Seattle Seahawks
Just because Thomas Rawls has reportedly regained his starting job, it doesn't mean Christine Michael is useless in fantasy.

Whether one uses the box score or the eye test, Michael was the better running back in Week 1. No matter. OC Darrell Bevell made it clear earlier this week that Rawls has "always been our starter", so expect Michael to return to the same role of talented backup that he has known for the better part of his star-crossed NFL career thus far. Be that as it may, Rawls' track record of staying on the field - dating back to his college days - isn't all that great, so Michael figures to be of some use down the road regardless of what Bevell says right now. Michael's newfound enthusiasm and maturity is obvious, so consider him in the same class of high-profile handcuffs such as Spencer Ware who could help owners win a fantasy title should they ever be allowed to operate as the featured back.

San Francisco 49ers
Jeremy Kerley is going to be exactly what owners hoped Bruce Ellington was going to be before his injury.

Whereas Eli Rogers could be a bit of a hit-or-miss proposition, I don't think Kerley will be - especially in PPR leagues. San Francisco rattled off 77 plays versus the Rams - a pace not uncommon for Chip Kelly teams. The 49ers aren't going to have the benefit of running 42 times in most weeks either, meaning Blaine Gabbert will be throwing the ball roughly 40 times per game on a regular basis. While Week 1 is much too small of a sample size, consider Kerley had a target share of 31.4 percent less than two weeks after arriving via trade from Detroit. What's even better is that he looked more quick and explosive than I can ever remember seeing him. He was a poor throw from Gabbert away from potentially scoring a 46-yard touchdown as well. While I don't expect more than 2-3 TDs from him this season, he's the only receiver San Francisco has who can get open consistently (sorry, Quinton Patton) and fits Gabbert's' skill-set as a short and intermediate thrower (sorry, Torrey Smith). I currently own him in five money leagues as well as the FFToday Staff League and honestly wish I had him in more. Barring injury and in an offense that creates as much volume as this one will, I would not be surprised if he exceeds 70 receptions.

Tampa Bay Bucs
On an offense full of size-speed specimens at the skill positions, HC Dirk Koetter and Jameis Winston trust Adam Humphries as much as any of them.

No, Humphries will probably never be a must-add in any fantasy league as long as he is in Tampa Bay and behind the likes of Mike Evans and Vincent Jackson on the depth chart. What he brings is a darting and quick inside presence to a group of 6-5 pass-catchers, not unlike Cole Beasley or any other number of undersized receivers in the game today. Humphries' five targets (and six total touches) in Week 1 wont' raise many eyebrows in the fantasy community, but deep-league PPR owners could do much worse than him in a pinch, especially against any defense that features long and tall corners or plays a lot of zone.

Tennessee Titans
Tajae Sharpe is the real deal.

I'm not sure I needed to watch him play against Minnesota to make this statement, but it didn't hurt either. Rarely ever does a rookie receiver ever deserve to be labeled "smooth", but that is exactly what Sharpe is. At 6-2 and 194 pounds, it isn't as if the fifth-round rookie beats his man with physicality. Nevertheless, Minnesota could not stop him (seven catches for 76 yards on 11 targets) despite the fact the Vikings have one of the better and deeper secondaries in the league. While he's unlikely to ever become a big-play threat, there is something to be said about a player who can earn a living in the short and intermediate areas of the field. The Titans have a keeper.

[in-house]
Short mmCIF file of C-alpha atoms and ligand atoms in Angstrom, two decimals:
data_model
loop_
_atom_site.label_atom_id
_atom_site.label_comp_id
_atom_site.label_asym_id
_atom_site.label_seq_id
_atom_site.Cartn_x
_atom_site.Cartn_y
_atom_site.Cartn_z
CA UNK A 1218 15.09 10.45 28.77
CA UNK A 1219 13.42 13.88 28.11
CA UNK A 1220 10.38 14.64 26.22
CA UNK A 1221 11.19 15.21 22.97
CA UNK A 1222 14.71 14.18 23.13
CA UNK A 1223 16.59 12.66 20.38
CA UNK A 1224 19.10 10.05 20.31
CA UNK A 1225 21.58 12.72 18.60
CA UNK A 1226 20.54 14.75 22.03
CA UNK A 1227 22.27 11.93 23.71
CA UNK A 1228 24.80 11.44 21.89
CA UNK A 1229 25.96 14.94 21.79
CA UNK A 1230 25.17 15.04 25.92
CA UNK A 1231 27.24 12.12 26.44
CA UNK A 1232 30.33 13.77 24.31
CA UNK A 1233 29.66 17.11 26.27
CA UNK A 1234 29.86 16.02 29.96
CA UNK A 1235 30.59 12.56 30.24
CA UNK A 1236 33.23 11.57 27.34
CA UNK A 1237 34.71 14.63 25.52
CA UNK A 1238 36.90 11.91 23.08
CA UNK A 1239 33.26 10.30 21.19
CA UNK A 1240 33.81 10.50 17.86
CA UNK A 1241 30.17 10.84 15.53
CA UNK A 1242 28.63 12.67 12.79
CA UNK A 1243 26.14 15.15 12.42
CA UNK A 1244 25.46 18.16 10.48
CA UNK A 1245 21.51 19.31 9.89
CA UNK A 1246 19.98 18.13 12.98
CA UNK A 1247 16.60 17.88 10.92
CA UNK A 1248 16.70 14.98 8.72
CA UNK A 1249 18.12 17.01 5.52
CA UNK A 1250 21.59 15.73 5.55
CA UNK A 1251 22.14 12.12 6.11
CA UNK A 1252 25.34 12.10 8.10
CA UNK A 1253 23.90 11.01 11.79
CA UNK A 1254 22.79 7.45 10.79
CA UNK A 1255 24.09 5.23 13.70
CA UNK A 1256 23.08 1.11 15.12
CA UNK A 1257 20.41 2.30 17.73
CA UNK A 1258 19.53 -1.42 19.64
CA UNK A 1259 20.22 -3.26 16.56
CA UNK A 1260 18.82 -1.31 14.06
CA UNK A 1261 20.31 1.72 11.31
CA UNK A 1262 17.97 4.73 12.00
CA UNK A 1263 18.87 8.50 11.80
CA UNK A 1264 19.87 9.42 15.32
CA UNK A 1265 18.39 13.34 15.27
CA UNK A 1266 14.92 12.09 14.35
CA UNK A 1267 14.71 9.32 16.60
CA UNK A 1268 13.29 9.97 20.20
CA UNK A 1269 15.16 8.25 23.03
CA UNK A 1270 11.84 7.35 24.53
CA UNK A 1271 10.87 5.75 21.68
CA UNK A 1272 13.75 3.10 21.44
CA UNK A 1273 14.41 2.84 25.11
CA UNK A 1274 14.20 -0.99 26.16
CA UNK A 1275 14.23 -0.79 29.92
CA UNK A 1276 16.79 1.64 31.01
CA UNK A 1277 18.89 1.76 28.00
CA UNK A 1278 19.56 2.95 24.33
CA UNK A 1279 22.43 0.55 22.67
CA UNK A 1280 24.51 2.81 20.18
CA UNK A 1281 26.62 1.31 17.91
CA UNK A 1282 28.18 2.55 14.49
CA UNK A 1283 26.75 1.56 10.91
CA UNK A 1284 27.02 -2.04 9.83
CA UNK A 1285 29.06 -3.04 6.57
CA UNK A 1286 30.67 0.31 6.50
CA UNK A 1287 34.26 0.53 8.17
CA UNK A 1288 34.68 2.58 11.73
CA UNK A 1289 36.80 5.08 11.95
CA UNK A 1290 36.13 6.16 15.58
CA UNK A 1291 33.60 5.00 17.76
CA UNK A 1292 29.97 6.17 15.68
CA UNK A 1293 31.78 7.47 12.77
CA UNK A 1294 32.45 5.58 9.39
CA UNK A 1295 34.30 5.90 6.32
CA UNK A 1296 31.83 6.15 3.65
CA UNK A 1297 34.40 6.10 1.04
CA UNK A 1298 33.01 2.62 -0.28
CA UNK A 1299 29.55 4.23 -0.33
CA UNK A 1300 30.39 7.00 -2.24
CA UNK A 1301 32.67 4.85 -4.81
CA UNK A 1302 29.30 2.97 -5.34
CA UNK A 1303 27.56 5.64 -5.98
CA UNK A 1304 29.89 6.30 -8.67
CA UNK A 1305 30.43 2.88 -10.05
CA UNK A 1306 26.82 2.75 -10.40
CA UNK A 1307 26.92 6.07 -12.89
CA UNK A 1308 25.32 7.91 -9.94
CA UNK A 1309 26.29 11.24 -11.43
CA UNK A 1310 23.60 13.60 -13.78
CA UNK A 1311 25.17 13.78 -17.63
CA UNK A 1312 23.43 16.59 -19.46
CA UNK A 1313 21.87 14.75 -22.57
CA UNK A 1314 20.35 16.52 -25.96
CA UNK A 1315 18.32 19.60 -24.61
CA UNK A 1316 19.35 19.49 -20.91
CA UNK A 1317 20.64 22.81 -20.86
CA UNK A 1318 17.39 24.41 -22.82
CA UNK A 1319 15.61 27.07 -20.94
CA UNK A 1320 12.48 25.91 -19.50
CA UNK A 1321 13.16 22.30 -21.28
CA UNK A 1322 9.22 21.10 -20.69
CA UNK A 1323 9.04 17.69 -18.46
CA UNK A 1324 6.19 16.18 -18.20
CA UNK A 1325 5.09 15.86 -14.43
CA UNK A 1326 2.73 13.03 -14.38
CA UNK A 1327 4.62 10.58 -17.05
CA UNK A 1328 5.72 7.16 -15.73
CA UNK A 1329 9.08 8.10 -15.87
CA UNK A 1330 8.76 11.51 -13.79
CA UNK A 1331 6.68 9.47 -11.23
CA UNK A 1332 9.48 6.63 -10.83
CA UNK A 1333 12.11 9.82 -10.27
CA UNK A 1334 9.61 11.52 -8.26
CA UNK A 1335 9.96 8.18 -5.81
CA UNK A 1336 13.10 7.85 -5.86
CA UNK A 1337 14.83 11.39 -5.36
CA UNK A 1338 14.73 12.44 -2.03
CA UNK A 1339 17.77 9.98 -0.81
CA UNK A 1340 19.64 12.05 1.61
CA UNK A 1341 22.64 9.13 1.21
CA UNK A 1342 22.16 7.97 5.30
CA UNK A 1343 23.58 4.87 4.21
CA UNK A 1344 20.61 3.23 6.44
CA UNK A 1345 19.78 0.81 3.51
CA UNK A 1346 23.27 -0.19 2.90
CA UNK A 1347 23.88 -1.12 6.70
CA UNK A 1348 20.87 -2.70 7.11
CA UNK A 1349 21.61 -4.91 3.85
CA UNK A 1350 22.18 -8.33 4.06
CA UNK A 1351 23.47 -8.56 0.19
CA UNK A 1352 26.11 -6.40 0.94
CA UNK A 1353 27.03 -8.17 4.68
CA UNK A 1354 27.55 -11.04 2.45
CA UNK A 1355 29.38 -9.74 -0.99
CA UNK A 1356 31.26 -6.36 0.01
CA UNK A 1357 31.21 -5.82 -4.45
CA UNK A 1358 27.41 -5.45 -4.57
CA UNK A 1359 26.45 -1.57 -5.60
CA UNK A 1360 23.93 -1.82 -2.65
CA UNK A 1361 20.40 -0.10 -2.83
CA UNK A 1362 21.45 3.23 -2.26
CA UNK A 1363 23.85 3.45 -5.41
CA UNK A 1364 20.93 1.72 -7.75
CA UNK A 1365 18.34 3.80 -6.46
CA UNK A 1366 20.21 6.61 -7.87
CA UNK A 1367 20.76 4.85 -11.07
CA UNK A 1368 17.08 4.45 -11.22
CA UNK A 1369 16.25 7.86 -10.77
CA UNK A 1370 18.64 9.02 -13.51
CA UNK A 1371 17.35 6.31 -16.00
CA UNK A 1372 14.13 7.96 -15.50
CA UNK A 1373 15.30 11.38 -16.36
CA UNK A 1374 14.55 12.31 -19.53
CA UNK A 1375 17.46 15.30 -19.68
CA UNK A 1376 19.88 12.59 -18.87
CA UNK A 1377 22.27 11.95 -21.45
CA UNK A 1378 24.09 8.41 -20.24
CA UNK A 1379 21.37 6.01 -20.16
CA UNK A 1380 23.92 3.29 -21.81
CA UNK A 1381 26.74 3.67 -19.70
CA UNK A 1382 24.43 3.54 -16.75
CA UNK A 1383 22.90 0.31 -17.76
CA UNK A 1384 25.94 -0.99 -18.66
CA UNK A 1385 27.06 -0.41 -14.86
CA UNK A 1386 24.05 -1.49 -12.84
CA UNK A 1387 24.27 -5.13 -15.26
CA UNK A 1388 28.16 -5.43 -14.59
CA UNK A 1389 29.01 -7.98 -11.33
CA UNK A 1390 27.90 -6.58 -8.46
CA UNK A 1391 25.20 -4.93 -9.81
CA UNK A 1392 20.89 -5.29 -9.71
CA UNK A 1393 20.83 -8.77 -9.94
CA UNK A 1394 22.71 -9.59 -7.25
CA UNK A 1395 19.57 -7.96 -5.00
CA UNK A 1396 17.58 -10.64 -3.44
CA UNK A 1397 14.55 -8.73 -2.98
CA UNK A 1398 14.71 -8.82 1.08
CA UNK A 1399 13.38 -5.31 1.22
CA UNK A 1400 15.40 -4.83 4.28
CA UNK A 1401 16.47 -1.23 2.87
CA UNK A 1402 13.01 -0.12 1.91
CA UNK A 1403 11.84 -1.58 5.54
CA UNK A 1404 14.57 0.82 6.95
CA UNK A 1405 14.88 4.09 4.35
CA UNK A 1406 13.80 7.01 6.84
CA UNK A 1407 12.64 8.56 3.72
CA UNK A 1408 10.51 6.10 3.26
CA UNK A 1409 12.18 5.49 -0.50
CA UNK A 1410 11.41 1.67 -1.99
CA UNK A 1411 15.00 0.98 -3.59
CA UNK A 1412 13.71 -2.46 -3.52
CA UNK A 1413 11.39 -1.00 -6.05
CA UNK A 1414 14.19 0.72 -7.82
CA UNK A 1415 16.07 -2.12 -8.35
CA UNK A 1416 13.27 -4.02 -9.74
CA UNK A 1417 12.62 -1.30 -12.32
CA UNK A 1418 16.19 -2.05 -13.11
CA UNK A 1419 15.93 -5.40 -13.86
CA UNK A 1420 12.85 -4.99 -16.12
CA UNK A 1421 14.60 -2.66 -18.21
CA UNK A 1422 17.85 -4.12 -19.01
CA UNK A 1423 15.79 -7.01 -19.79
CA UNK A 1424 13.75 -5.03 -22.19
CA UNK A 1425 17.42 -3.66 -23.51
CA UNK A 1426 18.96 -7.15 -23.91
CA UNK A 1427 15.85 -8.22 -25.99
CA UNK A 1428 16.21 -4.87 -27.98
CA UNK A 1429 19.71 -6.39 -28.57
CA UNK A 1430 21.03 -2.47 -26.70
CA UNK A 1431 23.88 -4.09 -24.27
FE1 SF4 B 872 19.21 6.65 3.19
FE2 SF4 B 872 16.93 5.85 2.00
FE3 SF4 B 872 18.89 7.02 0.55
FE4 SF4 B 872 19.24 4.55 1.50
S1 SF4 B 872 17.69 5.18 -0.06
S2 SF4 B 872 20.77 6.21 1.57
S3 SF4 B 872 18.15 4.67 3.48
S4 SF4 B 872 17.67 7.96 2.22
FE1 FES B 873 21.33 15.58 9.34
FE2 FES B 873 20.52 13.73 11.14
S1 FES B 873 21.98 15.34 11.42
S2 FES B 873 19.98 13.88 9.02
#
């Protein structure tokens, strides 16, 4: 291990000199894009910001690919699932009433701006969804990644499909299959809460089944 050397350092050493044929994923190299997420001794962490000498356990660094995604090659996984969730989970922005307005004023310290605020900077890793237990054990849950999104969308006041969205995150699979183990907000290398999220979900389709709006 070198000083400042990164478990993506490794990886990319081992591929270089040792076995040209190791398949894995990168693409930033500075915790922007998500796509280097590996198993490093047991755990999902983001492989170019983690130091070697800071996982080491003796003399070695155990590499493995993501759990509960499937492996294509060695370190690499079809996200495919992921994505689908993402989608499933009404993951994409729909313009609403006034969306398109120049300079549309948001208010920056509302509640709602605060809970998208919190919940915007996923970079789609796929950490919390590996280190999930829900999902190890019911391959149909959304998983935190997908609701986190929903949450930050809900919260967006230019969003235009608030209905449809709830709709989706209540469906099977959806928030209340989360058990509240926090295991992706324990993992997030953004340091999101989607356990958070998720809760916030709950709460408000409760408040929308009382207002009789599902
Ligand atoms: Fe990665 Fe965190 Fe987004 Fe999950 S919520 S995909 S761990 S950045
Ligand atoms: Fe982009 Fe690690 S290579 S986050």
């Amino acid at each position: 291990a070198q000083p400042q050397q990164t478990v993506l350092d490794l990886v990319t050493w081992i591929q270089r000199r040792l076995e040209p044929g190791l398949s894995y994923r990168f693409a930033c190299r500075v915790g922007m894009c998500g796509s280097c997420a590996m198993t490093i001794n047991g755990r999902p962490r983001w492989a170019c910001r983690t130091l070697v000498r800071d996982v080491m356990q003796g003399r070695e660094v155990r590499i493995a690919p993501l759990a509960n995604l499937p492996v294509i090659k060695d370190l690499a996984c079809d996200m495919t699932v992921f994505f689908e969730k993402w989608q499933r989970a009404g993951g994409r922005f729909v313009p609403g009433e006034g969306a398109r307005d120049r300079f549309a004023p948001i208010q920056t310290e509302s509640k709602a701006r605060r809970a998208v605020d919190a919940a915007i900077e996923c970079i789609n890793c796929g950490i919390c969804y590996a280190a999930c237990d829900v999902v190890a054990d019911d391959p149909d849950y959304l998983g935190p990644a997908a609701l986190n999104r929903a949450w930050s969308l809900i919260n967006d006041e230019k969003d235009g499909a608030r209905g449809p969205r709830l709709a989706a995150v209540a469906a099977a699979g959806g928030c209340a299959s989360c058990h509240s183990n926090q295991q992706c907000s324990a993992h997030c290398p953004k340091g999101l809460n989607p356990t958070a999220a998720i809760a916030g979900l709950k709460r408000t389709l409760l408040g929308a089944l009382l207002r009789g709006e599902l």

Washington Redskins
Sometime the most pertinent observation is also the most obvious: If the team is going to pay a cornerback $15 million a year, use him to guard the other team's best receiver.

Am I the only one that gets the sense defensive football is falling behind their offensive counterparts? Offensive coordinators have moved around their best receivers for some time now, while defensive coordinators have seemingly moved away from lining up their best against the offense's top playmaker. Part of what made Josh Norman as good as he was in Carolina was the Panthers' pass rush and his ability to anticipate in zone coverage. The Redskins play more man and don't rush the passer quite as well, but that doesn't mean Norman is useless - far from it actually. While I doubt there is anyone who can bottle up Antonio Brown one-on-one, I'll take my chances with Norman - a player who did a fairly decent job last season against Odell Beckham Jr. - over up-and-coming Bashaud Breeland. It was just another reminder that the notion of "playing sides" is not an effective strategy and one most offensive coordinators are exploiting on a weekly basis. It will be interesting to see if Washington rethinks its strategy moving forward after going years without having someone like Norman on its roster.

Doug Orth has written for FF Today since 2006 and been featured in USA Today’s Fantasy Football Preview magazine since 2010. He hosted USA Today’s hour-long, pre-kickoff fantasy football internet chat every Sunday in 2012-13 and appears as a guest analyst on a number of national sports radio shows, including Sirius XM’s “Fantasy Drive”. Doug is also a member of the Fantasy Sports Writers Association.